Nintendo has shed light on its plans to develop "quality of life" technology - starting with a sleep and fatigue sensor.
Instead of a wearable gadget similar to others already available, Nintendo is designing a non-contact sensor that sits by your bedside.
The gizmo tracks your body movements, breathing and heartbeat, uploads them to the cloud for analysis, and gives a visual indication of your sleep condition and fatigue status.
Four years after its bizarre unveiling at E3 2009, Nintendo has finally given the world an update on its off-the-wall pulse-sensing Wii Vitality Sensor.
It is, for the moment, dead.
"After a large-scale test of a prototype inside the company, we found out that for some people the sensor did not work as expected," Nintendo president Satoru Iwata explained in a recent investora Q&A.
Nintendo has revealed that the Wii Vitality Sensor peripheral, first announced in 2009, is still in the works but a number of problems are delaying its launch.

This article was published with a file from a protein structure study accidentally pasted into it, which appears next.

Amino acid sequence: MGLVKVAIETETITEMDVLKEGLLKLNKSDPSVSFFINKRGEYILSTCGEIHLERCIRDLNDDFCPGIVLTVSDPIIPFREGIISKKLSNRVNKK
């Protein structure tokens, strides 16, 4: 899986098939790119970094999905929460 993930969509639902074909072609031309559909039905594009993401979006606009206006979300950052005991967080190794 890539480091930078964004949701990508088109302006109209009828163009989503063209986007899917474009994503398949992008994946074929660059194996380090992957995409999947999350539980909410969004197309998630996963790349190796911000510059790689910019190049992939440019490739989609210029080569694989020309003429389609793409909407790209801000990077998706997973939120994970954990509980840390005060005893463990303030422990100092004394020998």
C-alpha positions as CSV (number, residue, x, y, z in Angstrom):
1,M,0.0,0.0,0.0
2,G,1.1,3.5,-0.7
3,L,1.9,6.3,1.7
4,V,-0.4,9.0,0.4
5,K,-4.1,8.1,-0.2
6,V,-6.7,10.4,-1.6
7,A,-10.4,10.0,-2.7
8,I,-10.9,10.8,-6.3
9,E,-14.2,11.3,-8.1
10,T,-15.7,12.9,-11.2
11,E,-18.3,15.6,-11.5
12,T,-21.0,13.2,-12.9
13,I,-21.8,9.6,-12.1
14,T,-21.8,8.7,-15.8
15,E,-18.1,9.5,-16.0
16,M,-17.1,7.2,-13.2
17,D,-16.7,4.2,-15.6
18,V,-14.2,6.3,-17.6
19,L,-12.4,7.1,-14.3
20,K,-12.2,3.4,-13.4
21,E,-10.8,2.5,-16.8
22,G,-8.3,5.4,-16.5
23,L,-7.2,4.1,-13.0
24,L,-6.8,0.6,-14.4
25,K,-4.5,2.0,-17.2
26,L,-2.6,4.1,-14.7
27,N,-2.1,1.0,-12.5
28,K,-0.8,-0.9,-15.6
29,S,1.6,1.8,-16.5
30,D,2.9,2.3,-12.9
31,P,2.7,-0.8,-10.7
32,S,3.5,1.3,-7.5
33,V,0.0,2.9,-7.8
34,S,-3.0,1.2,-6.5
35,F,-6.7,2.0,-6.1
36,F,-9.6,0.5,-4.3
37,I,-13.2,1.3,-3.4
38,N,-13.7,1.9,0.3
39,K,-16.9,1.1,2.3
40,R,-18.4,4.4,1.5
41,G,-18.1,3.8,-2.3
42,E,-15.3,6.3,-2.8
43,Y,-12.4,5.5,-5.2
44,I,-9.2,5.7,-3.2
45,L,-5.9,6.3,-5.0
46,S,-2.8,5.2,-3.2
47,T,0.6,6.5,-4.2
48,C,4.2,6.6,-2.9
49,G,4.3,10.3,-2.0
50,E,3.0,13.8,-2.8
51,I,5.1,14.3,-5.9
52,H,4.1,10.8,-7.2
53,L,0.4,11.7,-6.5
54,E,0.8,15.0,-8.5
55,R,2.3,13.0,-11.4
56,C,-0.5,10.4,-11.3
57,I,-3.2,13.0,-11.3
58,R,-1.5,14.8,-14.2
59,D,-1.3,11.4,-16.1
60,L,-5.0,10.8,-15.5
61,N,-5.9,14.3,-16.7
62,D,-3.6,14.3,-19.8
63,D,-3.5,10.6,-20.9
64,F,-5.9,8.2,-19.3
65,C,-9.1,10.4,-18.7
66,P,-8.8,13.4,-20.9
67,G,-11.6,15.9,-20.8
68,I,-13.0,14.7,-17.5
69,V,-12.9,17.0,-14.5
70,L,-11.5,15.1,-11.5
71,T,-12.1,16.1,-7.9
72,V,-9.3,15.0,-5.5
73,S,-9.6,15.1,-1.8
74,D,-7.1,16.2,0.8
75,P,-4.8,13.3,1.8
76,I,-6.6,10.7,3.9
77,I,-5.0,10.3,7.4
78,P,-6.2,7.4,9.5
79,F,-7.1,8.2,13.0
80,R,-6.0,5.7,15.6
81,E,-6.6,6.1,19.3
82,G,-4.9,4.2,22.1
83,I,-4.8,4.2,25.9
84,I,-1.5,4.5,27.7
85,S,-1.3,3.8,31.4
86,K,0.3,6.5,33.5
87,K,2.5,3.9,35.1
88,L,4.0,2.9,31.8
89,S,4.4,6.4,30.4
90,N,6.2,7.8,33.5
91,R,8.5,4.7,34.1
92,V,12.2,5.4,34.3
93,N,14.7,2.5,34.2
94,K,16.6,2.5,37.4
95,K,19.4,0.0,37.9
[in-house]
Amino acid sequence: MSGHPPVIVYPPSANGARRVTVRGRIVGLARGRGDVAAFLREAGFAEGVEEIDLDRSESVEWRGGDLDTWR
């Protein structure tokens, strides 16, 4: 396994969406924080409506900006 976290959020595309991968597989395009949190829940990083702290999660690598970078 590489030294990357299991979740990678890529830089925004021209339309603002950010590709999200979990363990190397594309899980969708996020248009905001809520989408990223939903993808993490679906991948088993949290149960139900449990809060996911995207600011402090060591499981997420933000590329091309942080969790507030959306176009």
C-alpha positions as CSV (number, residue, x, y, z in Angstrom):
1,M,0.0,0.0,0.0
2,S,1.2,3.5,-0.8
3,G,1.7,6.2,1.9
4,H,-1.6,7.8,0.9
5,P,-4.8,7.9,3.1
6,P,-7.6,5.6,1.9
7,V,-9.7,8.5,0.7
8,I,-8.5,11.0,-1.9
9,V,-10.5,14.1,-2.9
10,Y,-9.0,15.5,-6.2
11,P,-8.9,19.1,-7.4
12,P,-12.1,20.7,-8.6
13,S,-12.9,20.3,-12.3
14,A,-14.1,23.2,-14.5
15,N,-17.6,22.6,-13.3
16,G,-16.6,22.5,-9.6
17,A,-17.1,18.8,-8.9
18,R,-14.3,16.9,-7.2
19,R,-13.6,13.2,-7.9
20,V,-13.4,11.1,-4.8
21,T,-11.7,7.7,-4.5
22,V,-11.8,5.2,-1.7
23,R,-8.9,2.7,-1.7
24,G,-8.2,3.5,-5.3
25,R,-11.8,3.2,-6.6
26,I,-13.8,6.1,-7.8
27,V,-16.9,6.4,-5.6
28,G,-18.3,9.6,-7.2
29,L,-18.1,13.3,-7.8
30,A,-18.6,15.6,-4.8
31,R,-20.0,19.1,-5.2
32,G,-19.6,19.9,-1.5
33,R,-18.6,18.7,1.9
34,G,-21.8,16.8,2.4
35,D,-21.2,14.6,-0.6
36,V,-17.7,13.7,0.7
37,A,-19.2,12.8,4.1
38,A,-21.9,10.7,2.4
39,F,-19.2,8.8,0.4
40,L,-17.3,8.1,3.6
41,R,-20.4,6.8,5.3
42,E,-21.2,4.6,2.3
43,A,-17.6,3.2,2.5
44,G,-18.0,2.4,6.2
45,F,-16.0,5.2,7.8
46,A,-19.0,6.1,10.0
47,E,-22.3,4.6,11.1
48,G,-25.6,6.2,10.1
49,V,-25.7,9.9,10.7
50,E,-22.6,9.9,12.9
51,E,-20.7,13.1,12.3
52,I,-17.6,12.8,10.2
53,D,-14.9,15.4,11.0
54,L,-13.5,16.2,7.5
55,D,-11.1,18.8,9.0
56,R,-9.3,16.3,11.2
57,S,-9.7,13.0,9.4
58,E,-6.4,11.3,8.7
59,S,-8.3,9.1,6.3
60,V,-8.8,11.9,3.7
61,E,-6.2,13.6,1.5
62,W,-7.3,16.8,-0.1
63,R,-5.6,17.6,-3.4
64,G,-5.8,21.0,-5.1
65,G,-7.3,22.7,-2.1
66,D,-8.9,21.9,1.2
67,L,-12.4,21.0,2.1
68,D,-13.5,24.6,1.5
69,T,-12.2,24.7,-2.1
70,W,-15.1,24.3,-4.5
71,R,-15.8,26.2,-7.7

Nintendo's Wii Vitality Sensor works by using an infrared light and a photodetector to measure the concentration of hemoglobin in a fingertip.
Nintendo of America vice-boss Cammie Dunaway has reassured Wii owners that the Vitality Sensor exists, but E3 2010 wasn't the right place to show it.
Nintendo and the American Heart Association plan to make a joint announcement at a press conference in New York today.
Satoru Iwata has told a Japanese newspaper that the next generation of Nintendo handhelds will have to be able to read the movements of players.
Siliconera has uncovered a Nintendo trademark filing in Europe for "WiiRelax".
An update on the Wii Vitality Sensor and a first look at its software applications are already part of Nintendo's plans for E3 2010, according to a new interview with Nintendo of America president Reggie Fils-Aime.
Nintendo president Satoru Iwata has said that he anticipated the announcement of competing motion controllers in 2008.
Mario's legal guardian Satoru Iwata has introduced a curious pulse-measuring device known as Wii Vitality during Nintendo's E3 press conference.